Tax arrangement was originally agreed upon between the state and the Bahai movement in 1987.
The Justice Ministry announced on Monday that it has renewed a deal with the Bahai World Center in Israel exempting it from indirect taxes for another five-year term.
The announcement comes ahead of the holiday of Naw-Ruz, the Bahai New Year that takes place on Wednesday. The tax arrangement was originally agreed upon between the state and the Bahai movement in 1987.
Representatives of the Bahai faith, headed by Albert Lincoln, the secretary-general of the center, welcomed the signing of the agreement, which he said benefits both Israel and the Bahai community.
The Bahai religion was founded in Iran in 1844 as a universalist monotheistic faith and claims more than five million followers worldwide.
Persecuted in Iran for beliefs heretical to Islam, one of the early leaders of the religion by the name of Mizra Husayn Ali, or the Baha’ullah as he became known, was exiled from Iran and with his followers eventually reached Acre in 1868, where he settled for the rest of his life, wrote the holy scriptures of the Bahai faith and was buried.
The Shrine of the Bab and the Bahai Gardens in Haifa are the resting place of the remains of the founder of the Bahai faith, Siyyid Ali Muhammad Shirázi, also known as the Bab, who was executed in Iran in 1850. His remains were brought to Mount Carmel and interred in a shrine there in 1909.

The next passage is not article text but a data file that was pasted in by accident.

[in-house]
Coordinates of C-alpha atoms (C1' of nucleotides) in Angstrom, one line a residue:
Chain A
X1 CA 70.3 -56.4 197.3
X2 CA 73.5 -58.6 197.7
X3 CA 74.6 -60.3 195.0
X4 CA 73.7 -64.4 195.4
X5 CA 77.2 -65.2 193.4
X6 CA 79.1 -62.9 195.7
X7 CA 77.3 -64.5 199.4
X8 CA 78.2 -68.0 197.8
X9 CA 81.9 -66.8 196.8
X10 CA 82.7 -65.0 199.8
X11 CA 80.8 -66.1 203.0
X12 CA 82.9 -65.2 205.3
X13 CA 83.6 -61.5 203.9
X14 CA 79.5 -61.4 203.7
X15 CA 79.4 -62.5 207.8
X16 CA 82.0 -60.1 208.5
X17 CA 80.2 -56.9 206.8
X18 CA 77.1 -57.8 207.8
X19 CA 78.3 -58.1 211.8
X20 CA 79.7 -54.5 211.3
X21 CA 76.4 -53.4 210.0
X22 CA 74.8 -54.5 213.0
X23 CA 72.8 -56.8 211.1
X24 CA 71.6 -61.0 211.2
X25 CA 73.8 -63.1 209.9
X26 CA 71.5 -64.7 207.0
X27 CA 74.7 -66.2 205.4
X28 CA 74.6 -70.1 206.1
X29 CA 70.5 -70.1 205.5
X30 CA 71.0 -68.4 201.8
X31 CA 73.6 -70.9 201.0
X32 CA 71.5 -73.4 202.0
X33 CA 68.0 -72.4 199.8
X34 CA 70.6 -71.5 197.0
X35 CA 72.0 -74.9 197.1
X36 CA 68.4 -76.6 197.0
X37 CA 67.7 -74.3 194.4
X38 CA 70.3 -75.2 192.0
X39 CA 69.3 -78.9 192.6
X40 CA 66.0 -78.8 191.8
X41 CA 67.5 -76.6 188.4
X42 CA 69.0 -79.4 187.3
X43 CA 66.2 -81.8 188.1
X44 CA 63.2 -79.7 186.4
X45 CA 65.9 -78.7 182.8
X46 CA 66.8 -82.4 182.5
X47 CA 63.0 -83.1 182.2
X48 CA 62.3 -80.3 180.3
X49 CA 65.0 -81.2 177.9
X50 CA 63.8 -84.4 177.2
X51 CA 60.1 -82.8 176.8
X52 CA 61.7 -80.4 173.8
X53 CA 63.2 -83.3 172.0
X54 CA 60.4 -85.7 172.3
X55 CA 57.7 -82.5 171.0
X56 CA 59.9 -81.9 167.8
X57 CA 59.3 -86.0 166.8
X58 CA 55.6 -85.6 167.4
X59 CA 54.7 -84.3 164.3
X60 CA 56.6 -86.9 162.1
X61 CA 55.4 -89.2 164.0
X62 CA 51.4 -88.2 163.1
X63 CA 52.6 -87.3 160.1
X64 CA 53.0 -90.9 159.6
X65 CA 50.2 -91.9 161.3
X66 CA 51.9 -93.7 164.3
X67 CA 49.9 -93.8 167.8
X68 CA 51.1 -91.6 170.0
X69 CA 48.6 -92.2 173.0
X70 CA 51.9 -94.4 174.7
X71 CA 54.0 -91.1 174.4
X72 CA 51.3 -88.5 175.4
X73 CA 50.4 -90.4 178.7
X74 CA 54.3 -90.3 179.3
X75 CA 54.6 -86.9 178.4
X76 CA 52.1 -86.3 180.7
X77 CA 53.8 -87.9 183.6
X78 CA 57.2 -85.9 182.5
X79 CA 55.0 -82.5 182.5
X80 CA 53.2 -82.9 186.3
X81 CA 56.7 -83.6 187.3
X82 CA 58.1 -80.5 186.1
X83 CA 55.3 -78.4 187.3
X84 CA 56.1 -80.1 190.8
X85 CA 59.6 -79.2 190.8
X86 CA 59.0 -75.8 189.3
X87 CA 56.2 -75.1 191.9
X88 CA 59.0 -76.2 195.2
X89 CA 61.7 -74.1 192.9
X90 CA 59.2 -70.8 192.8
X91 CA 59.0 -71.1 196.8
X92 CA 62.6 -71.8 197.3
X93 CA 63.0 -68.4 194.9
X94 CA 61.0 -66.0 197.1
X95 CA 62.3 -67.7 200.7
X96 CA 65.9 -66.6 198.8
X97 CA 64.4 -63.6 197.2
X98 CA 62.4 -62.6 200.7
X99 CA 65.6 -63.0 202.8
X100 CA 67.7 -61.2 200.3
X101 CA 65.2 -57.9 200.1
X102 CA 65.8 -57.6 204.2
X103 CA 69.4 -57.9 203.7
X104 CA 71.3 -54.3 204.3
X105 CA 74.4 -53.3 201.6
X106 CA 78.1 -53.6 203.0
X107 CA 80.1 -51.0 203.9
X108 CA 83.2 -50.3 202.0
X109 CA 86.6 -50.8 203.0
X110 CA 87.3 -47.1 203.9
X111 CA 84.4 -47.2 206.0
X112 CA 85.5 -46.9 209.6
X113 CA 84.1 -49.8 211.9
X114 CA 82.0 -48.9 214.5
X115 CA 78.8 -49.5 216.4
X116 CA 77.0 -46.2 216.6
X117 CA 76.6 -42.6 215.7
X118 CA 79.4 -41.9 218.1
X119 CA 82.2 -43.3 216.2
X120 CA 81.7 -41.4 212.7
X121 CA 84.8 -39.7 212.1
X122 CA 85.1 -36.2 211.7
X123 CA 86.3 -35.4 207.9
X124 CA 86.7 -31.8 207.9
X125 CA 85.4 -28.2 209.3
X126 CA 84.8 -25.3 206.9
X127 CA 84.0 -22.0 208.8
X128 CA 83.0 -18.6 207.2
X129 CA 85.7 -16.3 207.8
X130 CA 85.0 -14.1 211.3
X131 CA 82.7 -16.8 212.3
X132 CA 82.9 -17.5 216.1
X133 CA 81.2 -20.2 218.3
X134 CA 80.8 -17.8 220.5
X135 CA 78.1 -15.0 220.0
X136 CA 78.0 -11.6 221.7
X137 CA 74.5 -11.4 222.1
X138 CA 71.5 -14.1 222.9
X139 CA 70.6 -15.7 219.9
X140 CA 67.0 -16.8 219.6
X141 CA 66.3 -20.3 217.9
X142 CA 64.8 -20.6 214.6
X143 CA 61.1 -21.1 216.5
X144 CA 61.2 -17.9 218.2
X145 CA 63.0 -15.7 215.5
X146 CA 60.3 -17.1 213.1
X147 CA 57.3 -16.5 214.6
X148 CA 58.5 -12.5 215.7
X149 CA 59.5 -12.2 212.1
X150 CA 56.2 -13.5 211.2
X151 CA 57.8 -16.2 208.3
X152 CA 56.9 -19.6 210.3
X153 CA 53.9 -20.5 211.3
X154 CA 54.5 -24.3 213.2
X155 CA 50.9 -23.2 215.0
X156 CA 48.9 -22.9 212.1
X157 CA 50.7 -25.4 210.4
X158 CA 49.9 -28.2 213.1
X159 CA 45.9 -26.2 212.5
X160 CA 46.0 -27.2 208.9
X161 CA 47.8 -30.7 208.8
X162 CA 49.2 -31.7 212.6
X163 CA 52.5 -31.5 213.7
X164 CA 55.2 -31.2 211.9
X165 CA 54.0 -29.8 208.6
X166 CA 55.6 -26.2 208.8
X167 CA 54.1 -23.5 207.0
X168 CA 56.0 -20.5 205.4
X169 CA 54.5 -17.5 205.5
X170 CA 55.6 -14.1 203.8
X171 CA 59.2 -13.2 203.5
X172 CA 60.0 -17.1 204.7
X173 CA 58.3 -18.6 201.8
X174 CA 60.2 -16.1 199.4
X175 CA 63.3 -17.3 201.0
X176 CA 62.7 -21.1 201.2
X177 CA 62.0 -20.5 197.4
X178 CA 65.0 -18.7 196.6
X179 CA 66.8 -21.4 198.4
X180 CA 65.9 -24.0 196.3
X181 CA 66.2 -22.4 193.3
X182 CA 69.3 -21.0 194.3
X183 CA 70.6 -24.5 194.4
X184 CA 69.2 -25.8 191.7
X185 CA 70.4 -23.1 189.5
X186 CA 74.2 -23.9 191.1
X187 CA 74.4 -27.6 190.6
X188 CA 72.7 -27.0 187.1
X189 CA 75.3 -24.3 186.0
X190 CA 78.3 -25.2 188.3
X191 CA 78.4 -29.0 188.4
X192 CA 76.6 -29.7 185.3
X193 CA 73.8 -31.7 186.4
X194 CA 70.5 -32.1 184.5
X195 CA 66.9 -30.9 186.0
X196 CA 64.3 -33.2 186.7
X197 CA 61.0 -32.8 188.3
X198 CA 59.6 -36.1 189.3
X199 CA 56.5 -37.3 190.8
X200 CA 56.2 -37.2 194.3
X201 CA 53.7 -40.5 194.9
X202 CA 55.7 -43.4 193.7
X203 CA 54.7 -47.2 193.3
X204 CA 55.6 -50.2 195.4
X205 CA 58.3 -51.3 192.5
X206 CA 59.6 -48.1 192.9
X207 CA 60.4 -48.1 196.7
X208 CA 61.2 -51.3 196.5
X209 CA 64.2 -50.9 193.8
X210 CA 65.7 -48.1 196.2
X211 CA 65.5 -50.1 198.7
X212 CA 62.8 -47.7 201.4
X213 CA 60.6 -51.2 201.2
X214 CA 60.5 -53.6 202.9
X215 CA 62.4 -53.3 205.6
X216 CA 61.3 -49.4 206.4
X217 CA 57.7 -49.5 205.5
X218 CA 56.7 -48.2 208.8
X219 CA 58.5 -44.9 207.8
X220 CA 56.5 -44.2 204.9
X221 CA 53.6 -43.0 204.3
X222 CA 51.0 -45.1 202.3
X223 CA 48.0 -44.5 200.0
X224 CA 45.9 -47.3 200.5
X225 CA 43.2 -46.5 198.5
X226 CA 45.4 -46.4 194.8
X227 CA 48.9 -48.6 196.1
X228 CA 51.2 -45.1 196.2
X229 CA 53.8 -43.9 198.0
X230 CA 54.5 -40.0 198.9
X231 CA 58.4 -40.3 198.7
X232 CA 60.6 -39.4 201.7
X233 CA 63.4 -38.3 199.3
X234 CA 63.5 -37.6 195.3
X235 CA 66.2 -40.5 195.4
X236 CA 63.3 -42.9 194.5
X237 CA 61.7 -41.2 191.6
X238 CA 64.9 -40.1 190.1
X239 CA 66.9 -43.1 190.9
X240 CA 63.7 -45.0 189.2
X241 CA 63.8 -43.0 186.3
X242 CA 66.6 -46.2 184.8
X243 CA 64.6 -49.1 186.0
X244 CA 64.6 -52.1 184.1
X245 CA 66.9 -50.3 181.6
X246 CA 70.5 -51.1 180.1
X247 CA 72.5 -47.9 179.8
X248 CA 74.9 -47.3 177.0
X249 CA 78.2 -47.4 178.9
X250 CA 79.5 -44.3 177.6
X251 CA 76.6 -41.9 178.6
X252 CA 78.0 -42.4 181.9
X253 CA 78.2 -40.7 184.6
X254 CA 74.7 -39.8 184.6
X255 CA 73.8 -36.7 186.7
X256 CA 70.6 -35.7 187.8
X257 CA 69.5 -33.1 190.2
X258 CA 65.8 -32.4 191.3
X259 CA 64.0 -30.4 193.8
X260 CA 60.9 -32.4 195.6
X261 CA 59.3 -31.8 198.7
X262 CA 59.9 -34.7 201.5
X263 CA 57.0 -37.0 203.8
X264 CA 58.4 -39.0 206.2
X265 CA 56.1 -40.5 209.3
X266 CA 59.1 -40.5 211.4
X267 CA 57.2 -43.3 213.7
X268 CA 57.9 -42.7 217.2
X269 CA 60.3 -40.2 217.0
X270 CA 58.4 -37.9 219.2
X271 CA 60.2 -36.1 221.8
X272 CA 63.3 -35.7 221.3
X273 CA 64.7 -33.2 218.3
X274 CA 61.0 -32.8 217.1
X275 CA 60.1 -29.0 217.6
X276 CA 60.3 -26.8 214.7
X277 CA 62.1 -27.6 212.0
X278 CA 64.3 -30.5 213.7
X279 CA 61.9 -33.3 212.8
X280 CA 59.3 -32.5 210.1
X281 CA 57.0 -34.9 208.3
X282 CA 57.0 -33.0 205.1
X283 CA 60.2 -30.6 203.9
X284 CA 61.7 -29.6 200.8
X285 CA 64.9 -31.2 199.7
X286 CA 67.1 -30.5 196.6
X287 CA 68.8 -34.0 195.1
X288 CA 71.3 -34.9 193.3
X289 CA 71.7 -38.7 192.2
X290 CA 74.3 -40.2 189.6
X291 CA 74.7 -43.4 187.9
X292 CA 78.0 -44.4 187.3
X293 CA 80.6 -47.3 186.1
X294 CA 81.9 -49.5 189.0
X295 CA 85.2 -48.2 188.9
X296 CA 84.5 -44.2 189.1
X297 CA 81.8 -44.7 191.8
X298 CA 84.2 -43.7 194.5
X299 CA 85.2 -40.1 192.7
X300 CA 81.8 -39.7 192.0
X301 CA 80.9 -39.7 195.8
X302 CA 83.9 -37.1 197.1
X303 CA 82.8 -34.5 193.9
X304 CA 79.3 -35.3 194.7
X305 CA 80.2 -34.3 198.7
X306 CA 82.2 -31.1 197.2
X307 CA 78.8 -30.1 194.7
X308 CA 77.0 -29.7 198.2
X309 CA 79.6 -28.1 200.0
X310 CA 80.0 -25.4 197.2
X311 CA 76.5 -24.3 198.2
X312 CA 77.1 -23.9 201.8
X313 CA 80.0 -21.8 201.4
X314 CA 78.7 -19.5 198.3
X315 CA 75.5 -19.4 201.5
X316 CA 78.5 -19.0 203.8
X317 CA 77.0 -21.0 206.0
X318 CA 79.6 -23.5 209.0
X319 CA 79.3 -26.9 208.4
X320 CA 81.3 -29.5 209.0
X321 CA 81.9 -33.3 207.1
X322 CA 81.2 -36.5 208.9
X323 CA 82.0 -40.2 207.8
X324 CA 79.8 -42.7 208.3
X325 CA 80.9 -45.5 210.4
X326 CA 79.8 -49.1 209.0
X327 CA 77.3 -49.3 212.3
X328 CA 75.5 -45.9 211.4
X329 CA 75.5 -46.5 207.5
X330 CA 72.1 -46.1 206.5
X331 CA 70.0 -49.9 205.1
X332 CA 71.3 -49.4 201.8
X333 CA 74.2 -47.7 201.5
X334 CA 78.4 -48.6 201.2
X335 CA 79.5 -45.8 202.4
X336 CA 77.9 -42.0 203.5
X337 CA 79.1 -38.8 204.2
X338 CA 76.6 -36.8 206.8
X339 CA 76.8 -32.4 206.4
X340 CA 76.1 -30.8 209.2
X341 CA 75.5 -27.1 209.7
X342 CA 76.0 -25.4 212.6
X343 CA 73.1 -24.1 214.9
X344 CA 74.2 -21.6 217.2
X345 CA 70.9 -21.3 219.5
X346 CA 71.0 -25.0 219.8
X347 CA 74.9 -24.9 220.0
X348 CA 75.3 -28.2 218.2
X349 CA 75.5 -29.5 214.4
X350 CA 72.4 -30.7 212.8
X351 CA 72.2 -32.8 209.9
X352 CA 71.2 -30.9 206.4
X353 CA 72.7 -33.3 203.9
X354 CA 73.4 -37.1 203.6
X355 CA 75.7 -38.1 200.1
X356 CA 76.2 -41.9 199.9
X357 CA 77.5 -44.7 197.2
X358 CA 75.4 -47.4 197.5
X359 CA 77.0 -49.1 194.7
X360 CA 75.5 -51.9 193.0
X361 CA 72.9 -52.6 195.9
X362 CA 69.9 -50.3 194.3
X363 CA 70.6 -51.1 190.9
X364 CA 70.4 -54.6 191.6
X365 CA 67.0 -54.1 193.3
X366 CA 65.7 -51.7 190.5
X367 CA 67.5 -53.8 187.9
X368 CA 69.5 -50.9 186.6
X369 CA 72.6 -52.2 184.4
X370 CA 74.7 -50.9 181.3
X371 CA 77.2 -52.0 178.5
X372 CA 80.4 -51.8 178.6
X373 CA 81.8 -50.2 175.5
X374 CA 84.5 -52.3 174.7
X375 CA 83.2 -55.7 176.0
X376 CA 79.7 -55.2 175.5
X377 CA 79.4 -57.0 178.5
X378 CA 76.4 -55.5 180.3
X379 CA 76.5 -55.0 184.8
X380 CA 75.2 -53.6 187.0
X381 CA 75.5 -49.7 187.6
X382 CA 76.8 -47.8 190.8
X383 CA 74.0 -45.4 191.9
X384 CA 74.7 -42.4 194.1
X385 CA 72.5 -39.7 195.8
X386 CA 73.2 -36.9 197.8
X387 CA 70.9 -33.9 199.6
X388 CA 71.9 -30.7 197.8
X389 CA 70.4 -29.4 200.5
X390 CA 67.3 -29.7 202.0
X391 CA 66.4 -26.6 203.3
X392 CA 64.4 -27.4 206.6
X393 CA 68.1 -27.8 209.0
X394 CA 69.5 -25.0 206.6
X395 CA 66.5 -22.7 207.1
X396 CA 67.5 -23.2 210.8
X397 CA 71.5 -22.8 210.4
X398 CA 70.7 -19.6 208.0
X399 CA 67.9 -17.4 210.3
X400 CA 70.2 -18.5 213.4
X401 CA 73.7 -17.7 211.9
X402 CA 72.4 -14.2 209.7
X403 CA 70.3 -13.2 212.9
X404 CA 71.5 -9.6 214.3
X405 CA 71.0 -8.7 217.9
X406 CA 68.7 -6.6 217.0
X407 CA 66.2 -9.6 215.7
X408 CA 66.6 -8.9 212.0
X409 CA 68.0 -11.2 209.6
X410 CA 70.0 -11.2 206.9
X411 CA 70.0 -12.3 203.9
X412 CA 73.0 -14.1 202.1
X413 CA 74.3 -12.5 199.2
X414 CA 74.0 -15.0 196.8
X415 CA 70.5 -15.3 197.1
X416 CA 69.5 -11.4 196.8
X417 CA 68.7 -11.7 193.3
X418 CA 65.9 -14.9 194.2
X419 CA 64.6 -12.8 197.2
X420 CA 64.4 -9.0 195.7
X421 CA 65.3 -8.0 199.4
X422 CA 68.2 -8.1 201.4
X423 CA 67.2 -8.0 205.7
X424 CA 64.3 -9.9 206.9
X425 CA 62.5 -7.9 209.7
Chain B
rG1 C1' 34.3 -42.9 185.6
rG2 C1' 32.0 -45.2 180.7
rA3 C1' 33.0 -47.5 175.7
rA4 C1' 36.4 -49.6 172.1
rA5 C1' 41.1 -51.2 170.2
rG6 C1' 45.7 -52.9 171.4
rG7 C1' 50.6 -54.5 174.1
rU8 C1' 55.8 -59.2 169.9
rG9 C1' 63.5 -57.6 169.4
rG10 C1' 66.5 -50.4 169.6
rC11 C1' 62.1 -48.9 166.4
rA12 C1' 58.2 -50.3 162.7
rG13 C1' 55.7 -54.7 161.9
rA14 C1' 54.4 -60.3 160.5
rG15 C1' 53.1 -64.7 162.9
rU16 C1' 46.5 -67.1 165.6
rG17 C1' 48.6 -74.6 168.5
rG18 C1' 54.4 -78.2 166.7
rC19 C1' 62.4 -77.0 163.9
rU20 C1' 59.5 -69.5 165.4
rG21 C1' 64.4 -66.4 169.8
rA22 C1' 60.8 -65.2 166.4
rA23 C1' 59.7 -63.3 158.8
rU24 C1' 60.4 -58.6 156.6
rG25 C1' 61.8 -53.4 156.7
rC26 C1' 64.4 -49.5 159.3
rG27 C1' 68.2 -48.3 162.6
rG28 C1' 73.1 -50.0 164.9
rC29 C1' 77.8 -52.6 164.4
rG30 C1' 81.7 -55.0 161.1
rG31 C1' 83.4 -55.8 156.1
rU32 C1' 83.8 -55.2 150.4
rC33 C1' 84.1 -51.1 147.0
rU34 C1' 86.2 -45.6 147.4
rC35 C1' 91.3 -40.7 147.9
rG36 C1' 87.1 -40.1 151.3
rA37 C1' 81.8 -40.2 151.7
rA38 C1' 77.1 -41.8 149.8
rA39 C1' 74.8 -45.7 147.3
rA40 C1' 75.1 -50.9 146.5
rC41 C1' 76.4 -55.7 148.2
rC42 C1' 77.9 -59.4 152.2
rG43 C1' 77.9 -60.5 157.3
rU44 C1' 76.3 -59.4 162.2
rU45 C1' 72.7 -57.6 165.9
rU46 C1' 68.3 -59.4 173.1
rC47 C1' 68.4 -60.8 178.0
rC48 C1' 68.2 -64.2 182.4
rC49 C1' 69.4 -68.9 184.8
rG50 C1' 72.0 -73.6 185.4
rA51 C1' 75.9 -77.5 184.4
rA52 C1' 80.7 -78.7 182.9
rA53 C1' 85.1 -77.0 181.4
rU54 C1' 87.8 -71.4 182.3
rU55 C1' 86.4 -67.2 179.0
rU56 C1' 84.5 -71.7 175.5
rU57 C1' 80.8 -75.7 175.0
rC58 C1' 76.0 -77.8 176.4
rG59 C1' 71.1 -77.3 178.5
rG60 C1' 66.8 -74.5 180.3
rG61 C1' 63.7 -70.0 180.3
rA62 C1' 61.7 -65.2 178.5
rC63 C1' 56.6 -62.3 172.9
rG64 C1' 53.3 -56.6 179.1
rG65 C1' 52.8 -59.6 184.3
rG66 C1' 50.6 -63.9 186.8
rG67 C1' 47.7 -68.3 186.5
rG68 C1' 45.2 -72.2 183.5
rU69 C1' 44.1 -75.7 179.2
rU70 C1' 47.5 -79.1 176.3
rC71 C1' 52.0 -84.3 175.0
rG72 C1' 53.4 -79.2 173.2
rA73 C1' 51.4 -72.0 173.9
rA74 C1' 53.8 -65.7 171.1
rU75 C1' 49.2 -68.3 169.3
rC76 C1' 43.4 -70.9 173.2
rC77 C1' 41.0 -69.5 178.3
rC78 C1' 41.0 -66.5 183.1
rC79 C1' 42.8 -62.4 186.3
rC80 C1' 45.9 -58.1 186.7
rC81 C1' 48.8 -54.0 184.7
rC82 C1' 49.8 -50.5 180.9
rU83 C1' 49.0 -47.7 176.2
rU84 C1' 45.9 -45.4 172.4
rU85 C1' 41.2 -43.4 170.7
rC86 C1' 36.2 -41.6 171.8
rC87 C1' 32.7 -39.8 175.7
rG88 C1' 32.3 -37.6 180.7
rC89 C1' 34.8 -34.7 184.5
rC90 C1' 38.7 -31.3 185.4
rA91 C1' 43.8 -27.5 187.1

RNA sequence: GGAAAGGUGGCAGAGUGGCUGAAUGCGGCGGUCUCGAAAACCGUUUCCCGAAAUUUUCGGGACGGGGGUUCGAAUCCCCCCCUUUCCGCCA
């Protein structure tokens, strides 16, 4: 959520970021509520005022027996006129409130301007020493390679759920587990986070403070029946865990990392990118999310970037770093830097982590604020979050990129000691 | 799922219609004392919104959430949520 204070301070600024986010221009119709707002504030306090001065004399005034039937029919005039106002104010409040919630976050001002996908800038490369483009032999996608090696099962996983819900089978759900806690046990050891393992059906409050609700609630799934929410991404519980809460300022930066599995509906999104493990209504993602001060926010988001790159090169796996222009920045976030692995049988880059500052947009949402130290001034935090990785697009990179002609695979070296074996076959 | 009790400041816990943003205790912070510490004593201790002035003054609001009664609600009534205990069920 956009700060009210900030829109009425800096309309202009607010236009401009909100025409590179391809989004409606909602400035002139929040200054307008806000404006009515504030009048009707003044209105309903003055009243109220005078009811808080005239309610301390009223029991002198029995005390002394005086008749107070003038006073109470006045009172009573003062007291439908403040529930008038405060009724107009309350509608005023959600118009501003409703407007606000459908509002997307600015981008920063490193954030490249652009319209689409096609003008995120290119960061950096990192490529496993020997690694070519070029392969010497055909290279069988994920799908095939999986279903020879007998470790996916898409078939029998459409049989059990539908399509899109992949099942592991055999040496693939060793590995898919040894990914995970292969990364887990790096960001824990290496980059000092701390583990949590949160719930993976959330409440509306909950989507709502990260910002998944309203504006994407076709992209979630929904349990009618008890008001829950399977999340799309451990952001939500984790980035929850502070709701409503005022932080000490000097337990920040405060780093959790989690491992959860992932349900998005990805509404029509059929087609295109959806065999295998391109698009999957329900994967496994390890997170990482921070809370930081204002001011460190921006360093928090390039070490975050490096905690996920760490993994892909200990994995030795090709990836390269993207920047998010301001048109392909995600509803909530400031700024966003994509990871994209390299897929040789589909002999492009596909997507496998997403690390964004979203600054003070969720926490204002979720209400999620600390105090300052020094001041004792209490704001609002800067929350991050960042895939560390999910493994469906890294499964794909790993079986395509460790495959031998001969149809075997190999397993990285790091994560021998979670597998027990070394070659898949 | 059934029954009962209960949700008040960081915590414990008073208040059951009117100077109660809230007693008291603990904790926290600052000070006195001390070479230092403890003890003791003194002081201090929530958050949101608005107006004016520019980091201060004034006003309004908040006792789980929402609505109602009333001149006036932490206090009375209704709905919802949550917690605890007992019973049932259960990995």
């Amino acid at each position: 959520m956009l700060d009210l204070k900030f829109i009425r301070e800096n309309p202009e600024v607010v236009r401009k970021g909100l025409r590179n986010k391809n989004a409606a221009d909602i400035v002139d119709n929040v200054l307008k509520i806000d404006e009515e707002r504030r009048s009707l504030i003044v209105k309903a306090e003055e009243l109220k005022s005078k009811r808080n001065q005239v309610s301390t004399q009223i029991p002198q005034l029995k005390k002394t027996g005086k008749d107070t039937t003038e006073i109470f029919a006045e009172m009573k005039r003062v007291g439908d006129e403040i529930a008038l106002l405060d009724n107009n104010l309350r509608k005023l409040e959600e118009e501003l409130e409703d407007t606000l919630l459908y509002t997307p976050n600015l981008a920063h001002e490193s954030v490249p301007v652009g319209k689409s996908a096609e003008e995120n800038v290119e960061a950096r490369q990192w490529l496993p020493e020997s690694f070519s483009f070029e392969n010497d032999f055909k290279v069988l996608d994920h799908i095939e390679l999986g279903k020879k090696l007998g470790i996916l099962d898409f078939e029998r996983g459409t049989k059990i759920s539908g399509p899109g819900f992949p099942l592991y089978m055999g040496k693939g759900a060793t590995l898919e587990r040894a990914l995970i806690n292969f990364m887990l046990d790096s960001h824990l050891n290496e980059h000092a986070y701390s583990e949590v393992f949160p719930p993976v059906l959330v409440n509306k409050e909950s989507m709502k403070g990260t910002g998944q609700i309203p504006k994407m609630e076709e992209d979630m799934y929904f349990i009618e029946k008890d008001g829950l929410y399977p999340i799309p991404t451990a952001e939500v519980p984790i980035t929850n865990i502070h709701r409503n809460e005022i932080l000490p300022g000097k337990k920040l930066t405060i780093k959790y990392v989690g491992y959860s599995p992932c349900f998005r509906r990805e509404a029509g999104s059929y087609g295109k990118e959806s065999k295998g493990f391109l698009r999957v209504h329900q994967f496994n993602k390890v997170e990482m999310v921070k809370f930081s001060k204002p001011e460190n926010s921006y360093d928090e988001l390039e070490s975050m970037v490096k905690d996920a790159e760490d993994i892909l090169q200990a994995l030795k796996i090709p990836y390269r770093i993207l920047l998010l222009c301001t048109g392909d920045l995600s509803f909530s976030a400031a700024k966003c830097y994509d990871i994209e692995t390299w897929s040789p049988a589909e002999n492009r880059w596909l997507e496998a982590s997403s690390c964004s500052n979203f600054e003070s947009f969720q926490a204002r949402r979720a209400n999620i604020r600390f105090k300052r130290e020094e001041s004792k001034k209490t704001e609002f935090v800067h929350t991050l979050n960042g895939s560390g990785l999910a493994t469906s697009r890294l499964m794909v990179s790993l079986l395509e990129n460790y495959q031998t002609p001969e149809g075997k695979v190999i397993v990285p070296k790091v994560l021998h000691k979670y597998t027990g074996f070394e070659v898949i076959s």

The implementation of the agreement is supervised by an interministerial committee, headed by the director of the Justice Ministry, Dr. Guy Rotkoff, who approved the continuation of the arrangement.
The Bahai have been a recognized religious community in Israel since 1971.
The main activities of the World Bahai Center are the development and maintenance of the community’s holy sites in Haifa and the Galilee, as well as increasing tourism and investment in them.
The Bahai Gardens in Haifa, along with other Bahai sites in the country, attract hundreds of thousands of visitors every year – including those of the Bahai faith as well as foreign tourists and the general public – and are among the most visited sites in the country.
The Justice Ministry said that the government views the Bahai holy places as among the most important tourist sites in the whole country.
The government will transfer funds equivalent to any indirect outlays incurred by the World Bahai Center or any of its associated non-profit organizations for activities it carries out in operating and developing the sites.
Rotkoff underlined the importance of the relationship with the Bahai center, especially for the activities that it has done to help develop the Galilee region.